Saturday, January 24, 2009

Bounded Rationality

Today, I voted the first economist off the island. Mark Zandi of, owned by Moody's (as if they are one to judge the health of the economy).

In an NPR interview on today's weekend edition, Mark Zandi said several fascinating things. All of them were logical, easy to follow, but still digestible contorted linguistics, intellectually palatable for the managing class to feel serious about.

Here is what he said, in essence:

1) Obama's $850 billion bailout is not big enough.
2) It is too focused on construction and job building and infrastructure.
3) The congressional research service says that stimulation through jobs takes too long to work its way up to solve the financial problems.
4) Tax reduction works faster, unless people choose to save.
5) If we don't save the financial system first, we are going to lose millions and millions of jobs.

So we can't give people jobs, because they will lose jobs if the financial system isn't fixed. I thought the market was broken and no one knew exactly where the break was, so we have to dig the whole thing up and replace it. But in the meantime we are supposed to be patient. They are asking the masses to allow a temporary suspension of "the rules" of how freedom works, so they can patch the economic side of freedom that is taking on water.

We know from world war II and Rosie the Riveter that the free will never again accept oppression imposed by others. The women didn't go home, they went to work. This genie is not going back in the bottle. Let's accept that fact. If the market is broken, the best job is a job.

This is where economics gets tricky. Yes, an economist can say with statistical rationality that a job will produce seven wazzu thousand dollars per thousand spent, spread out over 13.2 years. Really!!? Absolutely, they have PhDs. I went to graduate school with these guys. They are not that accurate. They are not that good. It is outside their confidence interval.

Two examples: Nobel Laureate Gary Becker was once asked by a graduate student what economists really "know". His response was that we are pretty sure that demand curves slope downward. A second comes from Lars Hansen, in dealing with general equilibrium models under uncertainty, would get excited over models with R-squareds of 30% (because other trends were being teased out of very complex data). But, none the less, this as good as economics gets -- at least in the majors.

What don't they see? Well, someone has a job, their life has meaning. Economists can't measure that. they can only measure prices and all that other feel-good gain goes to the masters. They can't measure how a society evolves and a community pulls together rather than pulling apart. It is not in the dataset they start with so it can't be in the outcome. Every magician knows that.

They can't measure the disappointment a father feels when he looks his kids the eyes and tells them he has failed them. It is called a cramdown. Ask a bankruptcy expert how it works. The benefit goes somewhere, or at least a fraction of it.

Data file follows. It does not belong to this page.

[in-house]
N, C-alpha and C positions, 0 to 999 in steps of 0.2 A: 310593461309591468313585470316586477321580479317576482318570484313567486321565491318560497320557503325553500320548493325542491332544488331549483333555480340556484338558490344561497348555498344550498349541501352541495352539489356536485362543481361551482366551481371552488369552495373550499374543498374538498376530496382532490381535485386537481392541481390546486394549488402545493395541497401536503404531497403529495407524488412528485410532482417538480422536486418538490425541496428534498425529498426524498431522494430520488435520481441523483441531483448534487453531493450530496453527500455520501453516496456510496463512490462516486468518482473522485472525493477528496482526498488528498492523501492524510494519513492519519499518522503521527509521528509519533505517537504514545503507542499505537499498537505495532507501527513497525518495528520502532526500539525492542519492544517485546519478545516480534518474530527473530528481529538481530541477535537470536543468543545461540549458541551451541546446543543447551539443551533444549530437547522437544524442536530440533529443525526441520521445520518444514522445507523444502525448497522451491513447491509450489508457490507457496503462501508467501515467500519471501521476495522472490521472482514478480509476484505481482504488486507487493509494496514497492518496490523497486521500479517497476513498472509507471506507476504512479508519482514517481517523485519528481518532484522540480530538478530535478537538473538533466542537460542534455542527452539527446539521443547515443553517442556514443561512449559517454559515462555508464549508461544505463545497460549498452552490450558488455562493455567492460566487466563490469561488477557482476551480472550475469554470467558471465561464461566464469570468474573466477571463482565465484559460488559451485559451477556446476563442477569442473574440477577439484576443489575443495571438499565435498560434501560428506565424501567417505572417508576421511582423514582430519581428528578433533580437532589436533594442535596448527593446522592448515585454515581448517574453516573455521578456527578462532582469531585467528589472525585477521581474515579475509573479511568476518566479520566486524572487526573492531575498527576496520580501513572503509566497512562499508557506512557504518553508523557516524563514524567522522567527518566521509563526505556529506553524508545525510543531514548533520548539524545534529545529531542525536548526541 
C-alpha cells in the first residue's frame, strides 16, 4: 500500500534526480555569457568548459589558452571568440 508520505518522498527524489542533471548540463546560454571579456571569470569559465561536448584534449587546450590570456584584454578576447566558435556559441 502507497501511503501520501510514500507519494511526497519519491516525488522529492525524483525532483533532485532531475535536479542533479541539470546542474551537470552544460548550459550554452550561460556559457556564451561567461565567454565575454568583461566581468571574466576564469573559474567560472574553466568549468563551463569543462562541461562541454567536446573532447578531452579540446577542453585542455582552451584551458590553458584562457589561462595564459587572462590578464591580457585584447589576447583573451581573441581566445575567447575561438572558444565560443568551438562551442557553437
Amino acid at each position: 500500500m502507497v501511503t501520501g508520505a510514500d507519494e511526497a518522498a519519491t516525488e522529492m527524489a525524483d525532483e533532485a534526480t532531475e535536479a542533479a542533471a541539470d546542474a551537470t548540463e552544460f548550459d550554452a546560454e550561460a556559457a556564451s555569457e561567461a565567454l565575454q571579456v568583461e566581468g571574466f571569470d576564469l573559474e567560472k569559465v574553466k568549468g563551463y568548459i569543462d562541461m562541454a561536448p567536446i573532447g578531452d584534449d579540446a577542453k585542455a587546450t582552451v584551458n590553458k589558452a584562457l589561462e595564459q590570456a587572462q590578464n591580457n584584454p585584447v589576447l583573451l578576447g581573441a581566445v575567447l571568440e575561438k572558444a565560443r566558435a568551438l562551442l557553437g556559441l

So let's fix the financial system first. What about this. Which came first, finance or society? Even I know debt swaps, collateralized debt obligations, and mortgaged back alt-A subprime securities came about since the place we have to get back to on an infrastructure basis. So to me, that means jobs first. But take the financial system to that same place. We may have to nationalize, or even globalize. But right now we need democratic communities, not oppressed communities.

The other thing is that with people working, a new economy can emerge. It is in the air. People working with hope invent alternative communication networks and social structures. If everyone is in pain, wallowing in fear about next month or tomorrow, those links don't form. All the time is spent crying instead of laughing even sometimes. That is power. That is what they don't want. I am concerned that some economists "Don't Get It".

BTW, bounded rationality is the concept that the data shows behavior in a certain way that is consistent with "rational" actions over the small events being measured. The "bounded" part just means that the data follows certain mathematical rules -- rules that if were violated would cause the predictibility of the models to fall thorugh the floor. In otherwords, it is like having a map of Route 66, and making decisions about speed limits in Hawaii. Locally, the map and info works but you are on your own if you try to extrapolate. So lets take $3 trillion and do what Mark Zandi of Moodys says is right? Show us the models and give us the data! FOI!


MarcLord said...

Great bones in this post, sorry for not commenting over the weekend.

It could use some light editing, yes, but the primary thing to strengthen it would be estimates of per-dollar return on various kinds of stimulus. Tax cuts vs. work programs, for example.

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